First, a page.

The Aeneid Book 2 Summary & Analysis from LitCharts | The creators of SparkNotes
When Troy falls to the marauding Greeks, Aeneas rescues his father and son but loses his wife, Creusa, in the burning city. She dies. After escaping to nearby. While displaying the contradictions of Aeneas' character, the loss of Creusa . the relationship between the Aeneid and two of its models: the episode of .. Luna, fefellit (G. –2, “'Twas with gift of such snowy wool, if we may trust the. In sum, Aeneas views Creusa as Orpheus views Eurydice, as several self- references to the Georgics 4 passage suggest Aeneas' relationship with Creusa.
Hektor vs. Aeneas: Husbands and Fathers in the Iliad and the Aeneid - Carmenta Online Latin Blog
Aeneas, in a panicked rage about the battle, neglects Hector's advice and joins the fight. This is the first time that Aeneas learns that he will have to leave, wander the seas and found a new home. Bringing the household gods means that he can preserve Troy's legacy. Throughout the poem, home is closely tied to ideas of Troy.
Aeneas will always carry the past with him. They kill many Greeks, but then the Trojans, not recognizing them, fire on them, and many die, including Panthus.
The Greeks begin to attack the royal palace, and Aeneas rallies the Trojan troops against them.
Aeneas then describes Pyrrhus, the Greek warrior and son of Achilles, and says he was like a snake that hid and grew huge in the winter and now reveals itself.
Pyrrhus and his comrades break into the palace, like an overflowing river. By disguising himself, Aeneas resembles trickster Greeks such as Sinon and Ulysses. He's willing to play dirty to fight for his home and his friends—another sign of his piety, but one that shows how his moral judgment might change based on his situation. The comparison of Pyrrhus to a snake suggests that his evil is beyond human. Active Themes In the palace sits Priam, the aged king, who had put on his rusty armor and bravely attempted to fight even though Hecuba, his wife, begged him to stay with her in safety.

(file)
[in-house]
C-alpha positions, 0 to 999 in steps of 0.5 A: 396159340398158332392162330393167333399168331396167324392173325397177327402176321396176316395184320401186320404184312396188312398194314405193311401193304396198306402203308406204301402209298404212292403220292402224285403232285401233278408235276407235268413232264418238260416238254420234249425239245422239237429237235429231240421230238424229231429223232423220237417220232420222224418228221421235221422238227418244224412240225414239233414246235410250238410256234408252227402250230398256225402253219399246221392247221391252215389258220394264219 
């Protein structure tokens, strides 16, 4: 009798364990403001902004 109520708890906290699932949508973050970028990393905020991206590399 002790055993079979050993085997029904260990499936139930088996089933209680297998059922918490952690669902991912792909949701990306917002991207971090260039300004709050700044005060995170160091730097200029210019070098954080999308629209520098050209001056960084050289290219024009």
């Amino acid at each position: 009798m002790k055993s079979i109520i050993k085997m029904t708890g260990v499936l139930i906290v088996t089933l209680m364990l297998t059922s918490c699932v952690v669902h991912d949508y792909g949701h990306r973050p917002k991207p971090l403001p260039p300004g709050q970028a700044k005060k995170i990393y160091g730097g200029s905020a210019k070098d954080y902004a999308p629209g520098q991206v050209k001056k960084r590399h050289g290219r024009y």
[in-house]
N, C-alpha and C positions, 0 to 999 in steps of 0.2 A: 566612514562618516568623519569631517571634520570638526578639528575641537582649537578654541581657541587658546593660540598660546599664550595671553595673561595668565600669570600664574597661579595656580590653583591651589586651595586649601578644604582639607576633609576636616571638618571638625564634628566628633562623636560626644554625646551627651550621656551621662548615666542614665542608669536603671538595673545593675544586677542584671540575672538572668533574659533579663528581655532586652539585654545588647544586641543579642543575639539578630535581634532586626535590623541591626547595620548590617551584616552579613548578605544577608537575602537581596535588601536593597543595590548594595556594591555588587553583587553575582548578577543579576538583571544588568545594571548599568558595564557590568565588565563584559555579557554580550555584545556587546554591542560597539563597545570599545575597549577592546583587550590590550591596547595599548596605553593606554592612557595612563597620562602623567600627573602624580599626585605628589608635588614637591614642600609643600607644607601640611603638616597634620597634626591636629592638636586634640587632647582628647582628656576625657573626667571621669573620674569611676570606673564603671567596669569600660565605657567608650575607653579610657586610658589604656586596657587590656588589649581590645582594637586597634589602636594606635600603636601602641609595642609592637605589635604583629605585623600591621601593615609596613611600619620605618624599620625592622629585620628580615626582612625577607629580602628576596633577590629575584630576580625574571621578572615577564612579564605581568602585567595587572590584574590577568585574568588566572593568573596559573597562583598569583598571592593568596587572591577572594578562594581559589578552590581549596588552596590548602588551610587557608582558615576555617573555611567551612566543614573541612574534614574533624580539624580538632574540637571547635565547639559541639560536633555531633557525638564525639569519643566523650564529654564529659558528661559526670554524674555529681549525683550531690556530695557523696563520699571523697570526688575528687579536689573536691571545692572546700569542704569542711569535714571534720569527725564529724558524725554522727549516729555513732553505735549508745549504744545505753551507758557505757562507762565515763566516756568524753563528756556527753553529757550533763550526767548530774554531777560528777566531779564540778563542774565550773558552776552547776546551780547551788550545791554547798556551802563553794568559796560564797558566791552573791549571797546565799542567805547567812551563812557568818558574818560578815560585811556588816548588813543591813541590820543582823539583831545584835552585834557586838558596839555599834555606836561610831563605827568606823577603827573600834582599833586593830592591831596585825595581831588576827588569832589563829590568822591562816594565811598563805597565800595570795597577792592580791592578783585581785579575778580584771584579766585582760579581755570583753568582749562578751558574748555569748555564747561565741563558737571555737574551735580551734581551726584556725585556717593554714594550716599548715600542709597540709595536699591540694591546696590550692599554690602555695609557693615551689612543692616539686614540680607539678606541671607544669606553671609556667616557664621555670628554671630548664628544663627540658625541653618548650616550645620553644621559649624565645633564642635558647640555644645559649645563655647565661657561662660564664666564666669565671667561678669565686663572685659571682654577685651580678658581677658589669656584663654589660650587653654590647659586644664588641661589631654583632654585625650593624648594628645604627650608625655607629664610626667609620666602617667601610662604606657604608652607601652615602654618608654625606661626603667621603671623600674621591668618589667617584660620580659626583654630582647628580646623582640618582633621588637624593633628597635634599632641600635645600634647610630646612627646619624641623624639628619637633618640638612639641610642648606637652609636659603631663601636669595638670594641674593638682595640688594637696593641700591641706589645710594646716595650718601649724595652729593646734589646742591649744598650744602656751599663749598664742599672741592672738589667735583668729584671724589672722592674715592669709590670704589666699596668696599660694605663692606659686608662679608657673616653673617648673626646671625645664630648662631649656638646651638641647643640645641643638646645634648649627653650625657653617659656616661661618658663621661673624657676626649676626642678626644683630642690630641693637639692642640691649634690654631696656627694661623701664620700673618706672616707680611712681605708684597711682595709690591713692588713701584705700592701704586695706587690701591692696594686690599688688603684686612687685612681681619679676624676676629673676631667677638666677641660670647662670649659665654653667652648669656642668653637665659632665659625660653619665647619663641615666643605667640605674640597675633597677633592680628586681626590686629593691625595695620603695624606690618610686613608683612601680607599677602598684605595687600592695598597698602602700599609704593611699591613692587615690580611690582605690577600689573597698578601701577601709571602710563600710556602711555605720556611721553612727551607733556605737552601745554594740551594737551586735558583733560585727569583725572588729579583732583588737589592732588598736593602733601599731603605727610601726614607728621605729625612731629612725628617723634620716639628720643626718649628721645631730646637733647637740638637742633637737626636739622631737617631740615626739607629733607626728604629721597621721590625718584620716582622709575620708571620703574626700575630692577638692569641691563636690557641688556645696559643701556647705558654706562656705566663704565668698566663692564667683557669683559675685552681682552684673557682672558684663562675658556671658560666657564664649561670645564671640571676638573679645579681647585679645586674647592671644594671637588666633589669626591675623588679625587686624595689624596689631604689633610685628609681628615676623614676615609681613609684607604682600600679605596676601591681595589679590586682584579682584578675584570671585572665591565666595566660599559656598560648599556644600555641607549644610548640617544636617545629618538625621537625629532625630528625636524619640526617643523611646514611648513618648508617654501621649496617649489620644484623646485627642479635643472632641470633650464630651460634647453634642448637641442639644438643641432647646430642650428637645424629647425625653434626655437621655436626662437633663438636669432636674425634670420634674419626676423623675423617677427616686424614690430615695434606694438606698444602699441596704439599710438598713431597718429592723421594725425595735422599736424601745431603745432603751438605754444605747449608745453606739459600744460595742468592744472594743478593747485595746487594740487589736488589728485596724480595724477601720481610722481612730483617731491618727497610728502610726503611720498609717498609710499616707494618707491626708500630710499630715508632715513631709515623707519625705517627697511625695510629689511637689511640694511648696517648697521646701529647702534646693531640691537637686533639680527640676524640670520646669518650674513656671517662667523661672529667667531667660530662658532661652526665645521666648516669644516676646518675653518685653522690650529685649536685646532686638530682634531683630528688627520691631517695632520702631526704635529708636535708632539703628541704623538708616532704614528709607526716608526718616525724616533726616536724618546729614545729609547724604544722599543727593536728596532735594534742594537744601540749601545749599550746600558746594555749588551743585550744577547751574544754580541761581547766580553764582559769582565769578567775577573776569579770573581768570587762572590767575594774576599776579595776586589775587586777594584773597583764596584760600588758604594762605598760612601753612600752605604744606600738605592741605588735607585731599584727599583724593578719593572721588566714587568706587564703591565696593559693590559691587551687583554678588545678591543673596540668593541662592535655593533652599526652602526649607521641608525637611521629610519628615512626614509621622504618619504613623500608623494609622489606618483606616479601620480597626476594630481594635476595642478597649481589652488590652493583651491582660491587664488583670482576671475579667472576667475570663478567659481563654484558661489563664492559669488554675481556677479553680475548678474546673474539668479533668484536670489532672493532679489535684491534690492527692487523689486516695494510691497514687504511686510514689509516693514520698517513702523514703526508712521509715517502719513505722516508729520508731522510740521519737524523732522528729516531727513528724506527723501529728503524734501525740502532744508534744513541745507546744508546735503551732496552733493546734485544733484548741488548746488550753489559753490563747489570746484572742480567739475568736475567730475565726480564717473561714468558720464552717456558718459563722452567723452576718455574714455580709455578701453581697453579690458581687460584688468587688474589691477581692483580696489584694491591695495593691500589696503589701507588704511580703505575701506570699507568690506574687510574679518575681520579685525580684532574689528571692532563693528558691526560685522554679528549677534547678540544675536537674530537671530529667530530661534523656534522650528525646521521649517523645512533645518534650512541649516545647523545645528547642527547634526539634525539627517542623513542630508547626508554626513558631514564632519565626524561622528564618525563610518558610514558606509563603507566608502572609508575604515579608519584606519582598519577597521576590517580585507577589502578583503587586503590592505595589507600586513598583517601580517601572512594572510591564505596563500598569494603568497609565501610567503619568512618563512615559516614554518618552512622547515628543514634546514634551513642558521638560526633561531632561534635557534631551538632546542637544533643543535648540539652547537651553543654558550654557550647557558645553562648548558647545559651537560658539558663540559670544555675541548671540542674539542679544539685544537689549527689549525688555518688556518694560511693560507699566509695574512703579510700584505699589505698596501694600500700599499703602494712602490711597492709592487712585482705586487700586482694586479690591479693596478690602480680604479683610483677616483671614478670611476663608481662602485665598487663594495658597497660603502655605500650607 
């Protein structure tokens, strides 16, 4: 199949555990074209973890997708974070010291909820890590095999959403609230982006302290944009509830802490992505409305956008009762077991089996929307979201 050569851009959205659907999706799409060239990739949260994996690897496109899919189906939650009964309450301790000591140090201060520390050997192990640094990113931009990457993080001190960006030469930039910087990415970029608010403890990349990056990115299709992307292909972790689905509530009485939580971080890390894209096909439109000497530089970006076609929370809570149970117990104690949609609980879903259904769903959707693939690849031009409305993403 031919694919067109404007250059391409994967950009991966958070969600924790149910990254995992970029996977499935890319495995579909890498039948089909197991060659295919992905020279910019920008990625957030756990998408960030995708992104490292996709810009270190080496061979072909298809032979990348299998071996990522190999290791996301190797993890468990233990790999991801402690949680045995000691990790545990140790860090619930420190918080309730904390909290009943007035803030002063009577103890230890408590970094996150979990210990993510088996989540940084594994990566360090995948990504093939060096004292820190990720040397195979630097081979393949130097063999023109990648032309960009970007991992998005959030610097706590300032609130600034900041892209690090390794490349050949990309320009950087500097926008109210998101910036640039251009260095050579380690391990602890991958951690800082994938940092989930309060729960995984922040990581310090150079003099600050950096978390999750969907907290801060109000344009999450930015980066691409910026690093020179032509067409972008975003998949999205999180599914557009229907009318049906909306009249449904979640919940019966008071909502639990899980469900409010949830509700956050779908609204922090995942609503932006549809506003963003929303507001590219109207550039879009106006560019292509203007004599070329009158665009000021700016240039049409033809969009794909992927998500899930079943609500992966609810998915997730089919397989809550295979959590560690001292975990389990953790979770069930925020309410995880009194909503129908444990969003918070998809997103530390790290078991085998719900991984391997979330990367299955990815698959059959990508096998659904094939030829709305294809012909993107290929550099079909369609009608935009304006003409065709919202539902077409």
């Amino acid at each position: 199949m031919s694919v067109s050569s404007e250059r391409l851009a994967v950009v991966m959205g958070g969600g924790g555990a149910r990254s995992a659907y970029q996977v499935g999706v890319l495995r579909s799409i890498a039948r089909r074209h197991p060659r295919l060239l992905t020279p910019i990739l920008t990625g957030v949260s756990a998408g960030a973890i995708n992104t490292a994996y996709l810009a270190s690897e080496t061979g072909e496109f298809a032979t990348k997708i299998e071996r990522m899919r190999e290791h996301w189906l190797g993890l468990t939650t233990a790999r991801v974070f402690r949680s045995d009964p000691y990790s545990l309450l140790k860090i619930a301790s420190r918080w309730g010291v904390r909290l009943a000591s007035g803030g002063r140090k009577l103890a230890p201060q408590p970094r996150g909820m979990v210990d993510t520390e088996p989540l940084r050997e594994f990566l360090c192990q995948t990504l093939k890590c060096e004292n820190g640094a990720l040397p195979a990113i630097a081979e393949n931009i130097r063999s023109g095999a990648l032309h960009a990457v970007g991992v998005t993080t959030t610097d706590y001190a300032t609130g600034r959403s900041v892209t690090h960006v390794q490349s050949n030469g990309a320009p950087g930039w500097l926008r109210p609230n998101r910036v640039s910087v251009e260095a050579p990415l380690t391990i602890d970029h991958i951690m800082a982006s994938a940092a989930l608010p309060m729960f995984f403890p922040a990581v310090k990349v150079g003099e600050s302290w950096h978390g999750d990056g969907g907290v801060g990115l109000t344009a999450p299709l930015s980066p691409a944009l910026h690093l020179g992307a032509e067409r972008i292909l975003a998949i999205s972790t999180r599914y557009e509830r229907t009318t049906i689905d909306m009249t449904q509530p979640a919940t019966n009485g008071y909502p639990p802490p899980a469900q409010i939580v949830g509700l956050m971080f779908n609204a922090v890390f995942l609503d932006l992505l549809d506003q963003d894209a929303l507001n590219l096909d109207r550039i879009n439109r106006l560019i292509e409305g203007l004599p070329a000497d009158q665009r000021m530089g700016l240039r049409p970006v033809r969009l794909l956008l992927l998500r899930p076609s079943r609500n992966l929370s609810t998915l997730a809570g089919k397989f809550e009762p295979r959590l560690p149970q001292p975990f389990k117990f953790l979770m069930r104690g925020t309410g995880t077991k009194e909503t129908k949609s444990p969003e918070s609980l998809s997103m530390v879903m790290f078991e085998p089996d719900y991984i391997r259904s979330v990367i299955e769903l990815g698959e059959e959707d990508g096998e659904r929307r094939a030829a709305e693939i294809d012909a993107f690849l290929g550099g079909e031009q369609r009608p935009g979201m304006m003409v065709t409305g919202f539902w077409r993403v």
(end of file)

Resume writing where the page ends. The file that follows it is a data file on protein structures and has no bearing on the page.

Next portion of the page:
Pyrrhus kills Polites, one of Priam's sons. Despite being in mortal danger, Priam rebukes Pyrrhus for killing his son, and, despite his weakness, throws his spear at Pyrrhus.
Pyrrhus mercilessly kills Priam, telling him to complain to Achilles in the underworld about his bad behavior. Aeneas, horrified, fears for the safety of his own father, wife, and son. This scene shows the extreme importance of family in Aeneas's world. The most important bonds are those of father and son, husband and wife. Piety doesn't have to be just devotion to the gods—it's also about family. In this culture, Pyrrhus's killing the son before the father is excessively savage.
Active Themes Returning to his house, Aeneas sees Helen, the woman whose beauty started the war. He envies her fortune and longs to vengefully kill her, when Venus appears, reminding Aeneas to focus on his love for his family.
She gives him a glimpse of the fight from the gods' perspective, showing how Juno and even Jove are on the Greek side, and encourages him to depart.
Venus's intervention clearly defines right and wrong. Right is love and family, wrong is pointless vengeance. Keep this in mind at the end of the Aeneid, when Aeneas delivers some pointless vengeance!
Active Themes When Aeneas tells his father Anchises of his plans for them to leave Troy, Anchises firmly responds that he wants to stay in Troy to die, and younger people can flee. Aeneas begs him desperately to reconsider, then arms himself again, refusing to leave his father helpless. Creusa tells Aeneas that she would die with him, but he should protect Ascanius. Anchises's words bring back the personal tragedy of the fall of Troy.
Anchises feels towards Troy the same devotion Aeneas feels towards his family—he doesn't want to live without it.
It is his home, and a home is what gives his life meaning. Active Themes A harmless, flamelike light illuminates Ascanius's hair. Anchises interprets this as a sign from Jove, which is then further confirmed by a shooting star.
Creusa of Troy
Anchises changes his mind, and the family hastens to depart. Aeneas carries Anchises on his back, with Ascanius by his side and Creusa behind. Signs from the gods can override even the strongest human desires. As soon as he's sure it's Jove, Anchises is ready to leave Troy. Active Themes In the confusion of fleeing, Aeneas loses Creusa.